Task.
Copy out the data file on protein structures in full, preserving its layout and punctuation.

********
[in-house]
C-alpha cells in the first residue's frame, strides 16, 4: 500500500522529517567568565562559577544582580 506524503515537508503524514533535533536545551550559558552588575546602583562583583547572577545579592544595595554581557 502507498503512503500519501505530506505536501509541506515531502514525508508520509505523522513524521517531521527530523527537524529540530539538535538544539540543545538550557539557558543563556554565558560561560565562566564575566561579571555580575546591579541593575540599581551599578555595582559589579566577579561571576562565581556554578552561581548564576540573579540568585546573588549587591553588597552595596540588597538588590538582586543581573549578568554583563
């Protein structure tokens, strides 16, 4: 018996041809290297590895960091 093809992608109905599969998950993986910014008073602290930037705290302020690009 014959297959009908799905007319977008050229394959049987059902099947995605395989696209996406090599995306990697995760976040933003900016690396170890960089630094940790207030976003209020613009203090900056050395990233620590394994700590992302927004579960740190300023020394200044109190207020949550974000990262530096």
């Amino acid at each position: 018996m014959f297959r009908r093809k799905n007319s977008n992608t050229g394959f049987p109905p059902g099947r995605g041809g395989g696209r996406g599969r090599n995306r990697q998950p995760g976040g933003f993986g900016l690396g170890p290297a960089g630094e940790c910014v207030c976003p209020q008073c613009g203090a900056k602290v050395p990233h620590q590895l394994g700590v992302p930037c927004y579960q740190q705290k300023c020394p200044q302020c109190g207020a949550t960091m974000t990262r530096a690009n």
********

[in-house]
C-alpha cells in the first residue's frame, strides 16, 4: 500500500522529517567568565562559577544582580 506524503515537508503524514533535533536545551550559558552588575546602583562583583547572577545579592544595595554581557 502507498503512503500519501505530506505536501509541506515531502514525508508520509505523522513524521517531521527530523527537524529540530539538535538544539540543545538550557539557558543563556554565558560561560565562566564575566561579571555580575546591579541593575540599581551599578555595582559589579566577579561571576562565581556554578552561581548564576540573579540568585546573588549587591553588597552595596540588597538588590538582586543581573549578568554583563
């Protein structure tokens, strides 16, 4: 018996041809290297590895960091 093809992608109905599969998950993986910014008073602290930037705290302020690009 014959297959009908799905007319977008050229394959049987059902099947995605395989696209996406090599995306990697995760976040933003900016690396170890960089630094940790207030976003209020613009203090900056050395990233620590394994700590992302927004579960740190300023020394200044109190207020949550974000990262530096």
């Amino acid at each position: 018996m014959f297959r009908r093809k799905n007319s977008n992608t050229g394959f049987p109905p059902g099947r995605g041809g395989g696209r996406g599969r090599n995306r990697q998950p995760g976040g933003f993986g900016l690396g170890p290297a960089g630094e940790c910014v207030c976003p209020q008073c613009g203090a900056k602290v050395p990233h620590q590895l394994g700590v992302p930037c927004y579960q740190q705290k300023c020394p200044q302020c109190g207020a949550t960091m974000t990262r530096a690009n």